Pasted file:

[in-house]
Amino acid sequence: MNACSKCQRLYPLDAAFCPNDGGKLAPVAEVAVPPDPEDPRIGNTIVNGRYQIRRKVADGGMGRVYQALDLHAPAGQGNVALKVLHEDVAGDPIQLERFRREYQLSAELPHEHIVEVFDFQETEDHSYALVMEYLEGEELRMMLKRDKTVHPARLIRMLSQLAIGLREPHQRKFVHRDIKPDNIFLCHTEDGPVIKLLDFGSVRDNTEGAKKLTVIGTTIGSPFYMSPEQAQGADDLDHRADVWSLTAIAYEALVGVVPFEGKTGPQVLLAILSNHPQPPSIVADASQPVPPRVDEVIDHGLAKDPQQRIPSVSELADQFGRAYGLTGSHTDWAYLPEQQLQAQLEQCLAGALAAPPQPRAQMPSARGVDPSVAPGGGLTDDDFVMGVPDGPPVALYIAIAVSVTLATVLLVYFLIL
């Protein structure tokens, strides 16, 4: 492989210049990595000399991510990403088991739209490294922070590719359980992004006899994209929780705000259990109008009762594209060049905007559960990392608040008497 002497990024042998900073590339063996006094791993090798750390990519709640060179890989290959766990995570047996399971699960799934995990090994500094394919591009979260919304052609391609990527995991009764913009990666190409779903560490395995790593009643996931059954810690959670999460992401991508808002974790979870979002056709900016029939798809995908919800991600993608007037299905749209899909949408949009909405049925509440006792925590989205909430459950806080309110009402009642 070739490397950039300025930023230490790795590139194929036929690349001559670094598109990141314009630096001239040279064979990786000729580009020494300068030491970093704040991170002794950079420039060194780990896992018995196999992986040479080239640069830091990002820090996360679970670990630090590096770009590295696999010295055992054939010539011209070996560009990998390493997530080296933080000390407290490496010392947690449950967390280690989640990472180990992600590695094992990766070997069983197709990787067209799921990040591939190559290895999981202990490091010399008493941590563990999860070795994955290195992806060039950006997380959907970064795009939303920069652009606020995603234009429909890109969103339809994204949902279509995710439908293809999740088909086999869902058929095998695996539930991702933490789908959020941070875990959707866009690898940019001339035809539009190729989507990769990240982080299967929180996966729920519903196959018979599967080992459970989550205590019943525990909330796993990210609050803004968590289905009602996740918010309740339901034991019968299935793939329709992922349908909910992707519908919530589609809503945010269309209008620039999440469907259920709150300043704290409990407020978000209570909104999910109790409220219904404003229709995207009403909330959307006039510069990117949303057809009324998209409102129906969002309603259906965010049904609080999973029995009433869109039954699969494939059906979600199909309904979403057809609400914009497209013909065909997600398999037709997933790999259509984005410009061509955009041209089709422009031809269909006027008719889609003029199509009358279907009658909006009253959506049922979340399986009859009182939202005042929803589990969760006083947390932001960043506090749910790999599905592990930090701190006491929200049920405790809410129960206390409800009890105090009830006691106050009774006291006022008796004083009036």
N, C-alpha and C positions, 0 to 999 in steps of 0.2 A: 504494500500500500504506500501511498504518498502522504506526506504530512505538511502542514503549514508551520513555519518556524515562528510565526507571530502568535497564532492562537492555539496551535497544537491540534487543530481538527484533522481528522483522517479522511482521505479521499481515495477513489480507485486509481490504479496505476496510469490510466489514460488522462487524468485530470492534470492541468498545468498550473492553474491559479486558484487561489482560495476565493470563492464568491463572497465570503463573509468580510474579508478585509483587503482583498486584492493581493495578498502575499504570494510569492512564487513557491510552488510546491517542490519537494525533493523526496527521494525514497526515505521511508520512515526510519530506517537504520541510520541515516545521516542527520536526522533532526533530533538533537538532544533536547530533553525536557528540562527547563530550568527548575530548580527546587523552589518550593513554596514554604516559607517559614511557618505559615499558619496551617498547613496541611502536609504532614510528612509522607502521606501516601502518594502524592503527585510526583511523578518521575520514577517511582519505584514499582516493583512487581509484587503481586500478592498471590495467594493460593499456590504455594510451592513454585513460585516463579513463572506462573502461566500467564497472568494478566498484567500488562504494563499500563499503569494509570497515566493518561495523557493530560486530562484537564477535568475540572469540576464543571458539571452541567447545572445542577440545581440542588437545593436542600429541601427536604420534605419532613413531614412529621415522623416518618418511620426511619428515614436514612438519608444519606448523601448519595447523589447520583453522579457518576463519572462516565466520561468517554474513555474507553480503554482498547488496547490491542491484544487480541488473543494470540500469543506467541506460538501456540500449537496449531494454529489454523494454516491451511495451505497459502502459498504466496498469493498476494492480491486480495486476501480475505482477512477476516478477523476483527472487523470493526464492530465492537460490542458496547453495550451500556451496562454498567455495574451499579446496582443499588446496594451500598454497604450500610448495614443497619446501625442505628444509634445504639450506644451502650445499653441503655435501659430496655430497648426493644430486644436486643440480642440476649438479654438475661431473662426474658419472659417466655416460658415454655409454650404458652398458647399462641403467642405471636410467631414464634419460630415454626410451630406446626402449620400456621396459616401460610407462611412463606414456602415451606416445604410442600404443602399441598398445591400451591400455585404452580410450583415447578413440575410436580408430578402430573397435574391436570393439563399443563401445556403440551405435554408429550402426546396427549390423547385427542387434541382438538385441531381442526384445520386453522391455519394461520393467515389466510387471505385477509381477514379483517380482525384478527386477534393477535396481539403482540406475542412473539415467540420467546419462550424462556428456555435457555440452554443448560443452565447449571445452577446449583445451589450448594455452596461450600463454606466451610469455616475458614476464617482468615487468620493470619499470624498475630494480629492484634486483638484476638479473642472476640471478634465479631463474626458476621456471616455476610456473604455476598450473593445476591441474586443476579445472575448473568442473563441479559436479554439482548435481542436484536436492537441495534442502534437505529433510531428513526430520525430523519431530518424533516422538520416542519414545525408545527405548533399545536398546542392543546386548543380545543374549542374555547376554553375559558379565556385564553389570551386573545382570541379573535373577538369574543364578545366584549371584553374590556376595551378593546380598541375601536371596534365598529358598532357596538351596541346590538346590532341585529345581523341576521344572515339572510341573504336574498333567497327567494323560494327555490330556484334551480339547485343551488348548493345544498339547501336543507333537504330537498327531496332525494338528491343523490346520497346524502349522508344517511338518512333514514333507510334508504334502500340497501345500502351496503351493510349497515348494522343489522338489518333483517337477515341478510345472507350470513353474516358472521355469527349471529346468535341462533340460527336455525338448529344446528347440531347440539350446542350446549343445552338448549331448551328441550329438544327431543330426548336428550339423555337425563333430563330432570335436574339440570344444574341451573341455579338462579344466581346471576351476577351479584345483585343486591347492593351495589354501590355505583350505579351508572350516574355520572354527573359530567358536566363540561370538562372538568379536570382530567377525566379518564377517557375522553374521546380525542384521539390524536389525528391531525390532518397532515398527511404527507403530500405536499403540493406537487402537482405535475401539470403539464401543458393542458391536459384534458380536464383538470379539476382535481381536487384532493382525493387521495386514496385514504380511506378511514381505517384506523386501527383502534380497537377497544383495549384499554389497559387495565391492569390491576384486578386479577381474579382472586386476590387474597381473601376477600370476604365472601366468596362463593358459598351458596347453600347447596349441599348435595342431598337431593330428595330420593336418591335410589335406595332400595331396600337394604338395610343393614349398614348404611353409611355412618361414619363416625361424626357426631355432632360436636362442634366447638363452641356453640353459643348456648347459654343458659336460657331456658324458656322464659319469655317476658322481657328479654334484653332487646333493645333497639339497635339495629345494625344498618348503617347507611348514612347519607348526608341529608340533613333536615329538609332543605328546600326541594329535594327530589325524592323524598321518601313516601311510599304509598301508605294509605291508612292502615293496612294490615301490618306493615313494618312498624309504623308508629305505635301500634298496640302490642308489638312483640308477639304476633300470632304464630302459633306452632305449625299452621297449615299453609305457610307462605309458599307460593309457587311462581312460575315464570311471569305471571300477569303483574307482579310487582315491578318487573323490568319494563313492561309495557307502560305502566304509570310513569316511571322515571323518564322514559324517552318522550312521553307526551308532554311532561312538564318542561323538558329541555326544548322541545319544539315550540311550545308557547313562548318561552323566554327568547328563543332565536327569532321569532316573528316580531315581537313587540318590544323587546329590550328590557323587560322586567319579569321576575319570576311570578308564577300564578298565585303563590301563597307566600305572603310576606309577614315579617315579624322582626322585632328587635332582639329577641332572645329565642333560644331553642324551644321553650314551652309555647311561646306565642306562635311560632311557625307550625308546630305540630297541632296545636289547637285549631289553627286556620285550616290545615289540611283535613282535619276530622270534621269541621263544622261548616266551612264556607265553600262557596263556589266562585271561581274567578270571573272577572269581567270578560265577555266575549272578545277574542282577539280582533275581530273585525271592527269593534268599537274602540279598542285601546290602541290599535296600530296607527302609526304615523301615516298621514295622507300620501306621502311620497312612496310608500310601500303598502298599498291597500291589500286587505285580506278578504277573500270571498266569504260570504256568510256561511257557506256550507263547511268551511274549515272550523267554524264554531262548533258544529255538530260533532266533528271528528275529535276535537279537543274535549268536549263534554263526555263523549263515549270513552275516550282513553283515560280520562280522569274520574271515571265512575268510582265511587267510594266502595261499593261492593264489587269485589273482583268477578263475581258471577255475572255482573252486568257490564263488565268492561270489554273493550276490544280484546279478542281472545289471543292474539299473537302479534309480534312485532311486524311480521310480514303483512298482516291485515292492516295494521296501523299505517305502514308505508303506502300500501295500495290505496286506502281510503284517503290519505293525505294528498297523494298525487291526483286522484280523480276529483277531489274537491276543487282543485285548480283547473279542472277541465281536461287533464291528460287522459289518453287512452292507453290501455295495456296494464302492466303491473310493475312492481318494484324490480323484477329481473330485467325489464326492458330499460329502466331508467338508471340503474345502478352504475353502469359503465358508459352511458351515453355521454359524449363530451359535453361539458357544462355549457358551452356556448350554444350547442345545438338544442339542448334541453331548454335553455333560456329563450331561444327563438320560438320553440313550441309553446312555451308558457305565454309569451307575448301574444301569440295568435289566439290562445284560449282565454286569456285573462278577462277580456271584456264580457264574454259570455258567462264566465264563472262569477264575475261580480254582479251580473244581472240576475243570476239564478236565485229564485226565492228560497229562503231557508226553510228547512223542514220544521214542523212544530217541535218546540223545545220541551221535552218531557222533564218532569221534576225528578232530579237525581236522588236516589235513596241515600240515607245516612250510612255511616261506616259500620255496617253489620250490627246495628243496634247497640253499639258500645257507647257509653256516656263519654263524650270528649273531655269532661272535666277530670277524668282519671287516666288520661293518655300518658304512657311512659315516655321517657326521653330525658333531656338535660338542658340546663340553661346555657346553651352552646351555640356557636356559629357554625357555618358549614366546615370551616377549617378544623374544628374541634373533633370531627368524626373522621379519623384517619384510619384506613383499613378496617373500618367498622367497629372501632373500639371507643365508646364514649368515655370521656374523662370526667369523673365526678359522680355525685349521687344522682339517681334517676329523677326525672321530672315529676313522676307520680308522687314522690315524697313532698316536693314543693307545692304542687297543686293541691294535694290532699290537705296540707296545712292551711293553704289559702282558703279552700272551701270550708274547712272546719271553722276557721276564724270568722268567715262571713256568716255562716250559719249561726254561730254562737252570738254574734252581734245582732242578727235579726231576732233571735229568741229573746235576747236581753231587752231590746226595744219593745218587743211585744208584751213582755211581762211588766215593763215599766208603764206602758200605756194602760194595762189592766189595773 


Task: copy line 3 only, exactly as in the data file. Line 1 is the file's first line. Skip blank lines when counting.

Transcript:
């Protein structure tokens, strides 16, 4: 492989210049990595000399991510990403088991739209490294922070590719359980992004006899994209929780705000259990109008009762594209060049905007559960990392608040008497 002497990024042998900073590339063996006094791993090798750390990519709640060179890989290959766990995570047996399971699960799934995990090994500094394919591009979260919304052609391609990527995991009764913009990666190409779903560490395995790593009643996931059954810690959670999460992401991508808002974790979870979002056709900016029939798809995908919800991600993608007037299905749209899909949408949009909405049925509440006792925590989205909430459950806080309110009402009642 070739490397950039300025930023230490790795590139194929036929690349001559670094598109990141314009630096001239040279064979990786000729580009020494300068030491970093704040991170002794950079420039060194780990896992018995196999992986040479080239640069830091990002820090996360679970670990630090590096770009590295696999010295055992054939010539011209070996560009990998390493997530080296933080000390407290490496010392947690449950967390280690989640990472180990992600590695094992990766070997069983197709990787067209799921990040591939190559290895999981202990490091010399008493941590563990999860070795994955290195992806060039950006997380959907970064795009939303920069652009606020995603234009429909890109969103339809994204949902279509995710439908293809999740088909086999869902058929095998695996539930991702933490789908959020941070875990959707866009690898940019001339035809539009190729989507990769990240982080299967929180996966729920519903196959018979599967080992459970989550205590019943525990909330796993990210609050803004968590289905009602996740918010309740339901034991019968299935793939329709992922349908909910992707519908919530589609809503945010269309209008620039999440469907259920709150300043704290409990407020978000209570909104999910109790409220219904404003229709995207009403909330959307006039510069990117949303057809009324998209409102129906969002309603259906965010049904609080999973029995009433869109039954699969494939059906979600199909309904979403057809609400914009497209013909065909997600398999037709997933790999259509984005410009061509955009041209089709422009031809269909006027008719889609003029199509009358279907009658909006009253959506049922979340399986009859009182939202005042929803589990969760006083947390932001960043506090749910790999599905592990930090701190006491929200049920405790809410129960206390409800009890105090009830006691106050009774006291006022008796004083009036």